However, as of now, no neuroprotective treatments that directly target pathogenic mechanisms in the retina or optic nerve and no laboratory diagnostics are approved for clinical use against glaucoma. But the progress that glaucoma research has made in recent years gives reason to hope that this will change soon. 
Summary
According to current knowledge, a sole trigger for glaucoma can be excluded. Apparently the lamina cribrosa as the most vulnerable site of the RGCs is of special interest. This may be the position at which impact-induced stress triggers the activation of one or more self-destruct programs, depending on the severity of the impact, WD, DB, or the initiation of a gliosis—or none of these. While it is now understood that many cell types and mechanisms respond to cellular stress, it is not clear where the earliest pathologic events take place and where the key trigger comes from. In this context, the CNS-specific immune system is of particular importance. Under physiological conditions, this ensures a perfect homeostasis. However, this state can be destroyed in the next moment under conditions of cellular stress. As a trigger for cellular stress, a variety of possible factors are under consideration. Among these factors are reactive oxygen species (ROS), protein aggregation, ischemia, vasospasm, deficient neurotrophin supply, and even light. However, the early events in glial activation seem to be crucial for the manifestation of glaucoma. These events need further investigation, because they may be a key to an effective therapy. 
Acknowledgments
The author thanks Barbara Pullmann, Annette Weber, and Ulrich Hoeger for valuable support. The author thanks Paul L. Kaufman for detailed and helpful comments. 
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Footnotes
 Disclosure: J. Rieck, None
Figure 1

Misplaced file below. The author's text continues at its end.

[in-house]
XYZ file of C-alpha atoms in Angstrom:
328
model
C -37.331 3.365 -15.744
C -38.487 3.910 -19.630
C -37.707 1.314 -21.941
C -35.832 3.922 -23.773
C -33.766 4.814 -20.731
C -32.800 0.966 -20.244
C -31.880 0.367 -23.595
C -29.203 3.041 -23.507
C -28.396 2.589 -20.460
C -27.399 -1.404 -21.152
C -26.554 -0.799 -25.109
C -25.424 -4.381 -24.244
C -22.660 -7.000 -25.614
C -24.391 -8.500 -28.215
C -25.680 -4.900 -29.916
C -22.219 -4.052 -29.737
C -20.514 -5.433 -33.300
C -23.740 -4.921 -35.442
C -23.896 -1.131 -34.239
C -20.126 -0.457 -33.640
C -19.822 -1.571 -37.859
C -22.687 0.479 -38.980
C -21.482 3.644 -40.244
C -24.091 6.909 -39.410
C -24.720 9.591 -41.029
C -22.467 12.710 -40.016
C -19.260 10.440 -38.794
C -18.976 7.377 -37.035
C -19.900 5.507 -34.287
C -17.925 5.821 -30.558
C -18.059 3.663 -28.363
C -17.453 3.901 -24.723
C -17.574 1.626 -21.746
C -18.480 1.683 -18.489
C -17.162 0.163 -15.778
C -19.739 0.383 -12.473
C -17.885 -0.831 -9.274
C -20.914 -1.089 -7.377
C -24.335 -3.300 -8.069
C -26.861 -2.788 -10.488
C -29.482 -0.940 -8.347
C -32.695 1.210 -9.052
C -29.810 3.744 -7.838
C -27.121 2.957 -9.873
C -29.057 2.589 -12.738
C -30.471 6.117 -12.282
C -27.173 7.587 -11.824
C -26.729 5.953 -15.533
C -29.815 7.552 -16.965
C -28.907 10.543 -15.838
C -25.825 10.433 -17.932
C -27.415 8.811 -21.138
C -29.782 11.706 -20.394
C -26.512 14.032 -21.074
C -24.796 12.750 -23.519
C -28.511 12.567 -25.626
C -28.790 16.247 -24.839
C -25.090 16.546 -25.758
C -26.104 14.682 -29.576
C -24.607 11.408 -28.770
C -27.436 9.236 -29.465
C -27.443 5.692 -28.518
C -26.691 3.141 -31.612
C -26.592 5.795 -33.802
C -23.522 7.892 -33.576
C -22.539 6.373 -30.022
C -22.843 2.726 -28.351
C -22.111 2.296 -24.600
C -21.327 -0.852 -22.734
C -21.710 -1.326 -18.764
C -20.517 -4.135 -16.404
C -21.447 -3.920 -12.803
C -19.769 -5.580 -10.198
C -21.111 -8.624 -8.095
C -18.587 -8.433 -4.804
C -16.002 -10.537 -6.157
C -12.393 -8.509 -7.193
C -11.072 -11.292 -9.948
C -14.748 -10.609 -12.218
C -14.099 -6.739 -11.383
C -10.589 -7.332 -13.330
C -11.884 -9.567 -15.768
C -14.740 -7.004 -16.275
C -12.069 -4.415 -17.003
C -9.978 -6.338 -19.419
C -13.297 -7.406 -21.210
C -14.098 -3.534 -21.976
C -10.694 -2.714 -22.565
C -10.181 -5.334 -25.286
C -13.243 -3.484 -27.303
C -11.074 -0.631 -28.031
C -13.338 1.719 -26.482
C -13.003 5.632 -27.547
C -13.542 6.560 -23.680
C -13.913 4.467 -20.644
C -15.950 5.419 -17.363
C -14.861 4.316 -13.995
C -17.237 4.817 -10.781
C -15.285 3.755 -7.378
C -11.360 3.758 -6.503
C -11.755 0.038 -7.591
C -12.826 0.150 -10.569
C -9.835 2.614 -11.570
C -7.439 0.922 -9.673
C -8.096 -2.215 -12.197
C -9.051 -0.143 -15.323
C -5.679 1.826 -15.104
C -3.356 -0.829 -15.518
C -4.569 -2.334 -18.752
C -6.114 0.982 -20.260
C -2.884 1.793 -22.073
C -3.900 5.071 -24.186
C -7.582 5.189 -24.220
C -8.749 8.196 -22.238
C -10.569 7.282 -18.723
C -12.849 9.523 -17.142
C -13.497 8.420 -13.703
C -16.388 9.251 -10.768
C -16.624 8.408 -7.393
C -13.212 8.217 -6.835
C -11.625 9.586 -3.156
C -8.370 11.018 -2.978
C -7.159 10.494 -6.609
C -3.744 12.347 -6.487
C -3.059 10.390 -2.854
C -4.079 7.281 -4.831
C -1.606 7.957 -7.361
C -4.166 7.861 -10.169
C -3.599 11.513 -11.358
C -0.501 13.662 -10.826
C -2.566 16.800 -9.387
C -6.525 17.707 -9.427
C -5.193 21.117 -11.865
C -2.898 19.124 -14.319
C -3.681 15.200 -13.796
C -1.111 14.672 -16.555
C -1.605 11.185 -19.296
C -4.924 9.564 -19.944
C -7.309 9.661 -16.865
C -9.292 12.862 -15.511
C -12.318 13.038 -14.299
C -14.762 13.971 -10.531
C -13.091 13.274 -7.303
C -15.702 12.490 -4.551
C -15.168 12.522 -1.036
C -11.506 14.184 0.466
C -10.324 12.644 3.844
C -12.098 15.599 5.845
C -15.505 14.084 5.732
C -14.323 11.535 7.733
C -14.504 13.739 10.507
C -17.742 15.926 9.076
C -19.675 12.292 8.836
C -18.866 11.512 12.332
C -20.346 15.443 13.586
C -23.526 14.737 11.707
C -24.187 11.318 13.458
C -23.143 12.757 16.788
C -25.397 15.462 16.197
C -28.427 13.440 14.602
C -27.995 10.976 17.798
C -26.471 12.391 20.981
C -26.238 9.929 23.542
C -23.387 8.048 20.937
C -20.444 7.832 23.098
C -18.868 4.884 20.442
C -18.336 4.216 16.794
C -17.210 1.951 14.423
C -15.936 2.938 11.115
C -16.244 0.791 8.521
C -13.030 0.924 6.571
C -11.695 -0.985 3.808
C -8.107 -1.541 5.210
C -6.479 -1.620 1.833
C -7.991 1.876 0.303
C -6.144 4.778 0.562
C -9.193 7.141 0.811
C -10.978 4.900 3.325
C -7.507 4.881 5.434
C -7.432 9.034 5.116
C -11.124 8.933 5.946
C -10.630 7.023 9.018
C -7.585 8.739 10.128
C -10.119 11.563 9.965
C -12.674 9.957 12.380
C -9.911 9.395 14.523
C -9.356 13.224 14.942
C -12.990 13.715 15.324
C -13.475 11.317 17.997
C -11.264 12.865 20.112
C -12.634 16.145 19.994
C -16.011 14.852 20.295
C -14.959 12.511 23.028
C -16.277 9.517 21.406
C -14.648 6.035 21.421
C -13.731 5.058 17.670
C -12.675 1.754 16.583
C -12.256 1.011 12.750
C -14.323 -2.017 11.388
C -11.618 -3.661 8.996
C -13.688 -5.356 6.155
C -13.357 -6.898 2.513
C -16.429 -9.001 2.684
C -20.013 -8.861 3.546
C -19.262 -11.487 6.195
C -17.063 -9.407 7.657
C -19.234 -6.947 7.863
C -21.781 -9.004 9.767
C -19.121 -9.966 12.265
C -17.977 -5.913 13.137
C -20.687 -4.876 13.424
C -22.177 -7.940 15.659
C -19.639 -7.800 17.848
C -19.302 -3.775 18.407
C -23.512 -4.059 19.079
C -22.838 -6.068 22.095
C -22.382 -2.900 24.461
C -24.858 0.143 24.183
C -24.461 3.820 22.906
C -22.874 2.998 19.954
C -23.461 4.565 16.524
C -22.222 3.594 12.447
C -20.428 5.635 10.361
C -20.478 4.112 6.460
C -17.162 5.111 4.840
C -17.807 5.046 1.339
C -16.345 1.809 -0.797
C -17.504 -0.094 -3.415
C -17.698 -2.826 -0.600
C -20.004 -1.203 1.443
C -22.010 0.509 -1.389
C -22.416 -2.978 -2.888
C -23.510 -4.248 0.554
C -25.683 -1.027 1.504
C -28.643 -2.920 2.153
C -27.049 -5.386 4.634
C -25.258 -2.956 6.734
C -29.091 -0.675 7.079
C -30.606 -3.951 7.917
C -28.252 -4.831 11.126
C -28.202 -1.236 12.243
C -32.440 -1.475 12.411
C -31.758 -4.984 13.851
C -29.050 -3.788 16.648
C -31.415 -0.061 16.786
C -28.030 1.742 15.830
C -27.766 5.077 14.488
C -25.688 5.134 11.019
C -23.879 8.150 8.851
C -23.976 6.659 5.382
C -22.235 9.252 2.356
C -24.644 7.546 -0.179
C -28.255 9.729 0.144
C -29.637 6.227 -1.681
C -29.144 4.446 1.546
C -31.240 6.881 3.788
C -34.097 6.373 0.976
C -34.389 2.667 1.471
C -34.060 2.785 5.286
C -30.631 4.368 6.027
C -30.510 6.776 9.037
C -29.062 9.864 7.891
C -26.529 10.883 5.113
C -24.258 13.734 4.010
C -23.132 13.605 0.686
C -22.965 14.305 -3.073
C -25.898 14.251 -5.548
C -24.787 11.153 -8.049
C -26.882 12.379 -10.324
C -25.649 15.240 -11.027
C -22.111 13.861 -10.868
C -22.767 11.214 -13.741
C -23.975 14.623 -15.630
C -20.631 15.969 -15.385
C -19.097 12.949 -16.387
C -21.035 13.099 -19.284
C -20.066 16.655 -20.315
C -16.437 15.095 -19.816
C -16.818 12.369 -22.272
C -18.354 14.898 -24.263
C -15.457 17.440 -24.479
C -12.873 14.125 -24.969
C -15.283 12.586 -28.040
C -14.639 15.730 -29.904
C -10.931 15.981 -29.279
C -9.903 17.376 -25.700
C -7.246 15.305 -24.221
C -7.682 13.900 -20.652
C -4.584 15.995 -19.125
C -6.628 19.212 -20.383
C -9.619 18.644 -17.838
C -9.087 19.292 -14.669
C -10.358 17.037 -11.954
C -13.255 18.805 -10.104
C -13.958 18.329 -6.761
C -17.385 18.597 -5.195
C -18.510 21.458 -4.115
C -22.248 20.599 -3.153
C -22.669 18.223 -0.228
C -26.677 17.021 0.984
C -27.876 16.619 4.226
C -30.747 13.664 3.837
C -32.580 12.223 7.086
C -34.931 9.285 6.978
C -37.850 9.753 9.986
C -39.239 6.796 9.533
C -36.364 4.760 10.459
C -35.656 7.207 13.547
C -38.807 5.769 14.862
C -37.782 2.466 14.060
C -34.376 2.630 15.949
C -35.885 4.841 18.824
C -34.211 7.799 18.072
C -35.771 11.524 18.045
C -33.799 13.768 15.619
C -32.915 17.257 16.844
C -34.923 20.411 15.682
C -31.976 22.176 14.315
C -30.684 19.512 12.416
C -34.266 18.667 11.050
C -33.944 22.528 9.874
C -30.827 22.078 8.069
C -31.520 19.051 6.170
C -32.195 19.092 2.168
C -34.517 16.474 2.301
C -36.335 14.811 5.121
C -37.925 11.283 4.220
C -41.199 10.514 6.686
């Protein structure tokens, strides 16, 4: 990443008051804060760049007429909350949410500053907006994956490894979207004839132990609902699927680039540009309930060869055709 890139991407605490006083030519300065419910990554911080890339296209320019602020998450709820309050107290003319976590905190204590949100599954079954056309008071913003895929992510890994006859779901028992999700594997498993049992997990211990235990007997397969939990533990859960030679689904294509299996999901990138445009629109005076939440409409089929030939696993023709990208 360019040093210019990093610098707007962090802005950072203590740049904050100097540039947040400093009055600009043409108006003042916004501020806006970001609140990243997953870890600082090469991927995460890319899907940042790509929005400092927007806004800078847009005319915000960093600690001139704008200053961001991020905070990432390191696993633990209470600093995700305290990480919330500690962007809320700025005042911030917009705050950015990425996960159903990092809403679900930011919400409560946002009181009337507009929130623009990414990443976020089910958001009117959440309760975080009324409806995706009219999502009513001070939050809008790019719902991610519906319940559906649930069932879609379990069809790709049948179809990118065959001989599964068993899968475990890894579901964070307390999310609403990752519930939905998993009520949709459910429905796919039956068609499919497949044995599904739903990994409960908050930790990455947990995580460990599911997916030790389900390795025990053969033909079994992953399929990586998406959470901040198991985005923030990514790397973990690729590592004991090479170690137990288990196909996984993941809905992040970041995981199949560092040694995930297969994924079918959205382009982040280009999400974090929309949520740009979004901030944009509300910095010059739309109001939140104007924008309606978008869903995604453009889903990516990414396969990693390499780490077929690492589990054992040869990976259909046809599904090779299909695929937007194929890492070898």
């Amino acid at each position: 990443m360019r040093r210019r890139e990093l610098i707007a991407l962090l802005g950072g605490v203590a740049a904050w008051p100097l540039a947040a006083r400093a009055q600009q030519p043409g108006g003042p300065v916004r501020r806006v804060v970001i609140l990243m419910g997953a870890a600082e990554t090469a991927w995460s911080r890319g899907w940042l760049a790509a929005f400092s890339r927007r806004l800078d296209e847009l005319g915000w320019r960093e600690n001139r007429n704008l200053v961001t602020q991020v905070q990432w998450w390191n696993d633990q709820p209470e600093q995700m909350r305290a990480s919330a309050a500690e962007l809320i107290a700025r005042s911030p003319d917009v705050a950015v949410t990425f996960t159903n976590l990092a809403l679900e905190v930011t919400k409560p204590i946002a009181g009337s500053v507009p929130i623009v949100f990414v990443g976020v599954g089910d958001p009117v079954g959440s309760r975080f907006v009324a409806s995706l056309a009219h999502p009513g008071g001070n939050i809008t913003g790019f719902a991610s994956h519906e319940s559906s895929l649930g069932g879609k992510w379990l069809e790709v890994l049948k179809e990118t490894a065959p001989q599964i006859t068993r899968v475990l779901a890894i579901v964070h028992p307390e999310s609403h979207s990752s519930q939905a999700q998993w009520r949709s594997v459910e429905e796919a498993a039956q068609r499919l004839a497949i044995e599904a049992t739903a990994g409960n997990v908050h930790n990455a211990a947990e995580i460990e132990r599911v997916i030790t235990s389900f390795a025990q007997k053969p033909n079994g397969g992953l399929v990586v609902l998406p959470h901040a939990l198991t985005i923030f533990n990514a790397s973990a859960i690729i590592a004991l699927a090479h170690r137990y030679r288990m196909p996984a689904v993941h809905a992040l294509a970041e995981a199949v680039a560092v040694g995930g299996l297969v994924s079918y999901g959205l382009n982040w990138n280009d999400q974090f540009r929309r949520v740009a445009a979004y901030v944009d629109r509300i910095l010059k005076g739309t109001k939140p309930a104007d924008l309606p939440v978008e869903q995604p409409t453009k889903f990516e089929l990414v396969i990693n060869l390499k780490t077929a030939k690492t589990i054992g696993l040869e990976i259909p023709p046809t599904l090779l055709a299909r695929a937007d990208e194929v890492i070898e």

Hypothetical mechanism of neurodegeneration in the CNS involving innate and adaptive immunity. Damage of peripheral organs leads to the activation of immunological processes involving antigen-presenting cells (APC). The APC float to local lymph nodes where activation of the adaptive immune response takes place. (3, 4) The following clonal expansion of B cells leads to the production of antigen-specific antibodies. (5) These antibodies pass through the permeable blood–brain barrier. (6) In the CNS, the antibodies bind to neuronal antigens, interfering with their function, and cause cellular stress and finally apoptosis of the neuron. (7) The apoptosis of neurons leads to activation of microglia. (8) Activated microglia phagocytose the apoptotic cells and present their antigens on their surface. (9) Microglia secrete proinflammatory cytokines. Increased titers of vascular endothelial growth factor (VEGF) and the intercellular adhesion molecule 1 (ICAM 1) lead to increased permeability of the blood–brain barrier. (11) This leads to further influx of T lymphocytes. (12, 13) T cells and neuronal antigens activate microglia, which also leads to the destruction of neurons. (14) Alternatively, cellular damage or pathogens can cause chronic immune responses of the nonadaptive immune defense. Reprinted with permission from Nguyen MD, Julien JP, Rivest S. Innate immunity: the missing link in neuroprotection and neurodegeneration? Nat Rev Neurosci. 2002;3:216–227. Copyright 2002 Macmillan Publishers Ltd: Nature Reviews Neuroscience.